Imperial titles of Dame and Sir. No one rejected the ‘honour’ by the
way! The intention of the person responsible for such retrograde
‘reform’ must be regarded as indicative of a mentality of vassalage.
Further, there is a feeling of a predominant form of ‘exceptionalism’
– not in the American style, of course; no Australian leader would
attempt to justify him/(her ?)self on the ground that Australia is
exceptional, established by God. Historians such as Biggs, and Clark,
and Reynolds, and Ward still have readers and students to speak of
invasion, the theft of the land, the unimaginable suffering of
Indigenous People, the imposition of Christian bigotry and forced
conversions, along with genocide. Daily, the ordinary people are
presented with, reminded of life in the greatest country of the world,
and everything is the greatest, the most successful, in a grandly
inebriated ‘Australian way of life’. Australians like to think of
themselves as generous, fair minded to a fault and willing to help
foreigners who are less fortunate. True, somewhat. They tend to ignore
that every country crafts itself around a national myth which
incorporates its own unique virtues, believing instead that only
Godsownland is for real. Isolated and protected Australians frequently
have difficulty in realising that virtues and vices are pretty much
evenly distributed among most countries – including Australia. But
Australians can also be ignorant, bigoted, small minded and brutal, if
the foreigner who seeks help is dirty – and not by choice, without
documents, a ‘queue jumper’, and arrives in a way which is not ‘fair
go’. If in addition s/he is Hindu, there is a problem. And the problem
becomes a pest if s/he is Muslim.
Real-Australians, those born here or those who have assimilated the
rhetoric for lack of discernment or for personal convenience, may not
know much about the ‘unitary executive doctrine’, whereby the authority
of the government chief executive – the Prime Minister – is virtually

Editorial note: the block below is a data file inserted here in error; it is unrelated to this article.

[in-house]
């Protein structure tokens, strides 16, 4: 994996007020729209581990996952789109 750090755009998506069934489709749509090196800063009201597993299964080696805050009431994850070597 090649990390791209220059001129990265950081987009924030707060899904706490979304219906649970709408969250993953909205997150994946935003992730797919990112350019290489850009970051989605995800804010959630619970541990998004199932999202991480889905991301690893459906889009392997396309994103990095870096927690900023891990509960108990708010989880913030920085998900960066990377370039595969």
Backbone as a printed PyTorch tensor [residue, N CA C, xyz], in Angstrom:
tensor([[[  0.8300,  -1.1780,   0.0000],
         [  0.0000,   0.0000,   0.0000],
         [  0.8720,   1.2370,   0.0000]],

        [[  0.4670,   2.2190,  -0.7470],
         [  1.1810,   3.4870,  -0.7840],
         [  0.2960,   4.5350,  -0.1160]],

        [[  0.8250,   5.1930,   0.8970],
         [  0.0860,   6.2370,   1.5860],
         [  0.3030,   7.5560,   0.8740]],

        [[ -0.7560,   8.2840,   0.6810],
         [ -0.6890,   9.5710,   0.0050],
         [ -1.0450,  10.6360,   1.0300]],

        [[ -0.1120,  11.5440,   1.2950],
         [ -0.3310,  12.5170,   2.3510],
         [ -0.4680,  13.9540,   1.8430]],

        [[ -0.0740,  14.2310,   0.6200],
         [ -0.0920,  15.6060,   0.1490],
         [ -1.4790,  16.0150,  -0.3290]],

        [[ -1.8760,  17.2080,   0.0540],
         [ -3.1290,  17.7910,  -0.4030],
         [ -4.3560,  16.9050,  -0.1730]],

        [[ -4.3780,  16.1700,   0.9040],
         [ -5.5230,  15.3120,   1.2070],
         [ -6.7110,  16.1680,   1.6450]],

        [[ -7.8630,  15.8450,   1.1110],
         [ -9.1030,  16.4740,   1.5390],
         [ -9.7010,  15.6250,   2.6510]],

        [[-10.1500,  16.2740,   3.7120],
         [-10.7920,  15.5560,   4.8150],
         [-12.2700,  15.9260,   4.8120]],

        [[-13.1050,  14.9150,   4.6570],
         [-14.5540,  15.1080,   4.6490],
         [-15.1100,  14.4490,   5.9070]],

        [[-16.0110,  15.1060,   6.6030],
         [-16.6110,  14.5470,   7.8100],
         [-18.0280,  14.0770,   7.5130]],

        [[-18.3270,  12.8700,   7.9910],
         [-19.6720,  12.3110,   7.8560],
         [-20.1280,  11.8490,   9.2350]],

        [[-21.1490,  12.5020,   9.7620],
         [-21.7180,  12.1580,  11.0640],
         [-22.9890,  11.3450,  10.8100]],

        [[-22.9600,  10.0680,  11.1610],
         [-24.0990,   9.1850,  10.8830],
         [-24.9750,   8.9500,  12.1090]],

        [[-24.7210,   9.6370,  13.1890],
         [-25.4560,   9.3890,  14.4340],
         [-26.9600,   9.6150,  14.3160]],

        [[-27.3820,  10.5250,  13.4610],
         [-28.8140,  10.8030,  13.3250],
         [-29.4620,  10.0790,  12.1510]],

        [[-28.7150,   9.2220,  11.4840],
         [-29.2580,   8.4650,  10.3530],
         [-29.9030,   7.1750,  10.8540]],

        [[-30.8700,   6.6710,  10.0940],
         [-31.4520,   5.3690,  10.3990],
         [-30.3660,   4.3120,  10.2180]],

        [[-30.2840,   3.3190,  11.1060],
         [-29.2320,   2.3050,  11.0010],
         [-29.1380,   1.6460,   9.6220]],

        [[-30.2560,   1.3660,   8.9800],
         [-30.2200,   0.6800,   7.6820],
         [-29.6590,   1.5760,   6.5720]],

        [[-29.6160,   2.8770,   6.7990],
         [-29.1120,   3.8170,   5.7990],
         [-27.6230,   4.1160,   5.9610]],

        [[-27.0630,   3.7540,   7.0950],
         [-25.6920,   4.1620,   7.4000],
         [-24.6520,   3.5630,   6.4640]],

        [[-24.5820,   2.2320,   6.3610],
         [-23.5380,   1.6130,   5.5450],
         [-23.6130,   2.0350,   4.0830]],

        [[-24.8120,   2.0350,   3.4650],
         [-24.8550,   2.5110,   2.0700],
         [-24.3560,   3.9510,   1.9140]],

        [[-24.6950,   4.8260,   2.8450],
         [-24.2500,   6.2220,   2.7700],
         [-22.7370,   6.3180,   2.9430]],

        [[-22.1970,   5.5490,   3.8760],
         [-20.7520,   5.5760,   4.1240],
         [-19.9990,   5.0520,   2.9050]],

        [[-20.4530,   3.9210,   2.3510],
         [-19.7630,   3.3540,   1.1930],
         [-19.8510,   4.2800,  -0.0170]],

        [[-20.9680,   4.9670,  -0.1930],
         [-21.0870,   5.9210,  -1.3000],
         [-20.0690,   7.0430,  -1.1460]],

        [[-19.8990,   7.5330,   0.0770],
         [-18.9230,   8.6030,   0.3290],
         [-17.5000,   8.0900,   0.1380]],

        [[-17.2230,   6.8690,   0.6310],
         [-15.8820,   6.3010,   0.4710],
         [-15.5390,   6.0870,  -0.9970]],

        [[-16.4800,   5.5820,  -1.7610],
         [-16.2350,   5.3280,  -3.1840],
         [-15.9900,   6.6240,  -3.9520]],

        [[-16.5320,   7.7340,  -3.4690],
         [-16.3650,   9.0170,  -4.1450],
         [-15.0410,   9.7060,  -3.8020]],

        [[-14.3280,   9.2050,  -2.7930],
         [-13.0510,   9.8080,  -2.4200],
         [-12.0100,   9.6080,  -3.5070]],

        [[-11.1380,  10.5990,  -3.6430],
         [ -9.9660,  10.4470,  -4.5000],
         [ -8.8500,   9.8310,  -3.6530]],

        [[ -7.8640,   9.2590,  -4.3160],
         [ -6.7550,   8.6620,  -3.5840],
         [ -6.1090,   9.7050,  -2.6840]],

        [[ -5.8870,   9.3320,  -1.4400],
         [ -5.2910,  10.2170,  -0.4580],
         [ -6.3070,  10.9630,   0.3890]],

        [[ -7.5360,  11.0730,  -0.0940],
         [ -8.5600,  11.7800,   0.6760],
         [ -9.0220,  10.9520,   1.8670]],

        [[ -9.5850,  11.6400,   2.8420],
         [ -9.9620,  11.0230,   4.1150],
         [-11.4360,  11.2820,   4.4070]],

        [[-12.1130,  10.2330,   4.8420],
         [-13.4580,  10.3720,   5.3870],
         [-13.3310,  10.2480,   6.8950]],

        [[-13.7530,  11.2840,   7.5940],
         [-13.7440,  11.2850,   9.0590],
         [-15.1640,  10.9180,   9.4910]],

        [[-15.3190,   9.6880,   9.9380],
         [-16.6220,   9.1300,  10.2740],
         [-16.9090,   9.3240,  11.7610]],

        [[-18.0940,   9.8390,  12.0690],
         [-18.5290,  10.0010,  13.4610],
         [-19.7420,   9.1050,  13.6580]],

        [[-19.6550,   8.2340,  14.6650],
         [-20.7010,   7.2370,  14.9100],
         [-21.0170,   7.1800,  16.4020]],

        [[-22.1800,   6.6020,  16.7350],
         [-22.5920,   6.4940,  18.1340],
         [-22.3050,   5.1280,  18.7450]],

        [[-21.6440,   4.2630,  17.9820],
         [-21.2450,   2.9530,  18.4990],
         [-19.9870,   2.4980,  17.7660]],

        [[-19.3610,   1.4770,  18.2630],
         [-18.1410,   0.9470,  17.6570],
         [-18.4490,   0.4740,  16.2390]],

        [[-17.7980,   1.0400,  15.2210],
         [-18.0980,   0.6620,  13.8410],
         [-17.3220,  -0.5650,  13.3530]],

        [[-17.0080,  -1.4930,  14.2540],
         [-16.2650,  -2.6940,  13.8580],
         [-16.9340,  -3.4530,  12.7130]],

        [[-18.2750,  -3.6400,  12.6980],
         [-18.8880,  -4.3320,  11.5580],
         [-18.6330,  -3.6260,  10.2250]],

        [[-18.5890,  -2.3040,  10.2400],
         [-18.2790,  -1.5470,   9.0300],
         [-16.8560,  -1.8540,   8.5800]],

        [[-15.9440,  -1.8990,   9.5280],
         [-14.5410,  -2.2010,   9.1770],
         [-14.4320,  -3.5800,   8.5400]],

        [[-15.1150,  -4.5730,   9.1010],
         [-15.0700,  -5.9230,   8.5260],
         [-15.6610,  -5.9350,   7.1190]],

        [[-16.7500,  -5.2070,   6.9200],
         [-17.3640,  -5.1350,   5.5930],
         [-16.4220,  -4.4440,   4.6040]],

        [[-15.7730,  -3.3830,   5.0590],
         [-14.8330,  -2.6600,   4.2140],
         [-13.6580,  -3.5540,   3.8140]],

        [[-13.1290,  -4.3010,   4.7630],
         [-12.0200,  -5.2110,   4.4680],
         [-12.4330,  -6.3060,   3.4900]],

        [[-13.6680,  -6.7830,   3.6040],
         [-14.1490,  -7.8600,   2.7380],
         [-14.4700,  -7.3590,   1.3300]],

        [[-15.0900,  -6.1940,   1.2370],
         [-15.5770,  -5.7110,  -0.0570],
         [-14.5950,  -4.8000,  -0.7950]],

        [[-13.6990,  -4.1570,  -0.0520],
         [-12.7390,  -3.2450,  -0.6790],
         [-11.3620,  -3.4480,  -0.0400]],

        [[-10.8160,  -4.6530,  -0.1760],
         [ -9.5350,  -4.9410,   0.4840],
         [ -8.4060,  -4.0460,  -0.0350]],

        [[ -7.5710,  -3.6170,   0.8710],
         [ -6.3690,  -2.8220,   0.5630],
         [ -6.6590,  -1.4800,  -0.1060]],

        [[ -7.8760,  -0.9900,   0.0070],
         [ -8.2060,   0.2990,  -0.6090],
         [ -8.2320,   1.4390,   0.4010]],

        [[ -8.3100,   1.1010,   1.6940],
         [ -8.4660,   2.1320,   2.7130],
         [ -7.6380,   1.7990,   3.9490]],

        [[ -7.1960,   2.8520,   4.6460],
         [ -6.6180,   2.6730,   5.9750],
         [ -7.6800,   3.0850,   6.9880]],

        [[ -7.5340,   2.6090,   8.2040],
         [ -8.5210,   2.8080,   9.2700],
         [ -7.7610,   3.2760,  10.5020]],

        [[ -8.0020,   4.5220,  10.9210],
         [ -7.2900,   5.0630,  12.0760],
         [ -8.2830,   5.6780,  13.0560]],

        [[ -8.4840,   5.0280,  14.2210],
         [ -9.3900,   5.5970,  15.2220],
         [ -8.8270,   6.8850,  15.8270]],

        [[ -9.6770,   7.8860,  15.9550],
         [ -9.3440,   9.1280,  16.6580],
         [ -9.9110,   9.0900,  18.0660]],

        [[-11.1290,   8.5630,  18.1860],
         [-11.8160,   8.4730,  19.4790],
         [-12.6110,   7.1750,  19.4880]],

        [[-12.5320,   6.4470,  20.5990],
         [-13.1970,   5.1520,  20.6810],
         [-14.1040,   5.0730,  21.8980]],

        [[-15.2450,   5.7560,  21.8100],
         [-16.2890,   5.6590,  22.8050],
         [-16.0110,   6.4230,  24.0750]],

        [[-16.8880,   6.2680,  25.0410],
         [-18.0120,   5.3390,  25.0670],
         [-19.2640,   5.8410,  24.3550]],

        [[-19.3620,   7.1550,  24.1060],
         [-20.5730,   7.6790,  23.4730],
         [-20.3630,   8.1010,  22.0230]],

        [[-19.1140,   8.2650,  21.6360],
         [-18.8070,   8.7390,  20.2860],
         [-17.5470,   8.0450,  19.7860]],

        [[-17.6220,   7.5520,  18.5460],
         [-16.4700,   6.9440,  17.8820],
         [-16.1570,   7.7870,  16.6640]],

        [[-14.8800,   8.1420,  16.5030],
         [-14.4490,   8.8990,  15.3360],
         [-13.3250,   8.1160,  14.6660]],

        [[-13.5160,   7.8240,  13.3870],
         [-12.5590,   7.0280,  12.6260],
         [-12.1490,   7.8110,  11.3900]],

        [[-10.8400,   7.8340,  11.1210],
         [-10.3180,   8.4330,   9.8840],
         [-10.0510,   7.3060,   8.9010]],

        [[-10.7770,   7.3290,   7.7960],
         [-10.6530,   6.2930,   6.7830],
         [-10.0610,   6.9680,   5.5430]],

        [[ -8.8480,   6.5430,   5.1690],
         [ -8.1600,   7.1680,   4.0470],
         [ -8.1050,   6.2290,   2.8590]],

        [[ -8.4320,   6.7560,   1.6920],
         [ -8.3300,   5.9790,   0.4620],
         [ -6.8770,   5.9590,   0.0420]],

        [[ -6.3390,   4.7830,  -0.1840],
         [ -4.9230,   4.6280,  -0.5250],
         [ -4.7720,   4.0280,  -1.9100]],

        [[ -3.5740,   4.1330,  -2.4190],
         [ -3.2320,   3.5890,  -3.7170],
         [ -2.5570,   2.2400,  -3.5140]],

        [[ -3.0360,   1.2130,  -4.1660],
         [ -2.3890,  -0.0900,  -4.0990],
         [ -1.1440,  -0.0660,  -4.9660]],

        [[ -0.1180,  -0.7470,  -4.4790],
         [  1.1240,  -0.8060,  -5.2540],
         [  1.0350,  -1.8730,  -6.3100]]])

unlimited, particularly in time of national emergency. And it is he
(hardly she) who proclaims it.
Declaring a national emergency is itself conveniently the
responsibility of the chief executive, meaning that s/he can de facto
grant himself unrestricted authority. It is a prospective very much far
away from a regime of prevailing human rights for all, particularly if
the ‘popular’ view is that a Bill of Rights could be harmful if
administered by ‘un-elected’ people.
The ‘unitary executive doctrine’ was developed to its extreme by
‘jurists’ in Germany in the 1930s. It was described as the Führer
Prinzip – leader principle in English. It leads to the consequence that
the government can do no wrong and cannot be held accountable precisely
because it is the government. Against it there is a rudimentary form of
revenge at elections.
As to having a real, modern, republican, secular, direct, responsible
democracy ? Well, wait a minute, that is not a spectator sport! There
is no such thing in the ‘Mother of Parliament’! Go back where you came
So, to conclude, it is not beyond the realm of probability that Abbott may wish to reward
“a very tough and competent political operator [such as Morrison, who
is] also an extremely decent human being.”, as he said on moving
Morrison from Immigration to Social Services. Morrison’s new brief is to
apply the same brazen brutality to welfare recipients. The Australian
corporate élite is demanding an end to “entitlements” in order to force
welfare recipients to take any work available, and drive down the wages
and conditions of the working class as a whole.
Morrison’s task is to enlist supporters for policies to restrict
eligibility for social security, condemn people to utter destitution and
reduce government spending as part of a broader austerity agenda.
Access to payments such as unemployment benefits, disability support
pensions, aged pensions and family benefits will all be targeted. Will
the minister who ‘stopped the boats’ be the one to ‘stop the bludgers’
Perhaps, an elevation to the House of Lords may not be out of sight. That would place Morrison out of Abbott’s sight, too.
After all there is ‘precedent’. Stanley Melbourne Bruce, was first
made 1st Viscount Bruce of Melbourne and in 1947 he became the first
Australian to sit in the House of Lords; in 1960 Richard Gavin Gardiner
Casey, was made Baron Casey of Berwick in the State of Victoria and
became the second Australian to be ‘elevated’ to the House of Lords.
It would be consonant to the Führer Prinzip that similar ‘honour’ should
be bestowed, on delegation of a tired Hanoverian, by her consort:
Philip – originally a member of the House of
Arise Scott John Morrison, Lord Sixwords of Cronulla!
But why Sixwords? Simple: Eine
Sprache, ein Gezetz, ein Kultur – translated into ‘One Language, One
Law, One Culture’ for the benefit of the ‘boys of Cronulla’, Morrison’s
Dr. George Venturini has devoted sixty
years to the study, practice, teaching, writing and administering of law
in four continents. He is the author of eight books and about 100
articles and essays for learned periodicals and conferences. Since his
‘retirement’ Dr. Venturini has been Senior Associate in the School of
Political and Social Inquiry at Monash; he is also an Adjunct Professor
at the Institute for Social Research at Swinburne University, Melbourne.
He may be reached at George.Venturini@bigpond.com.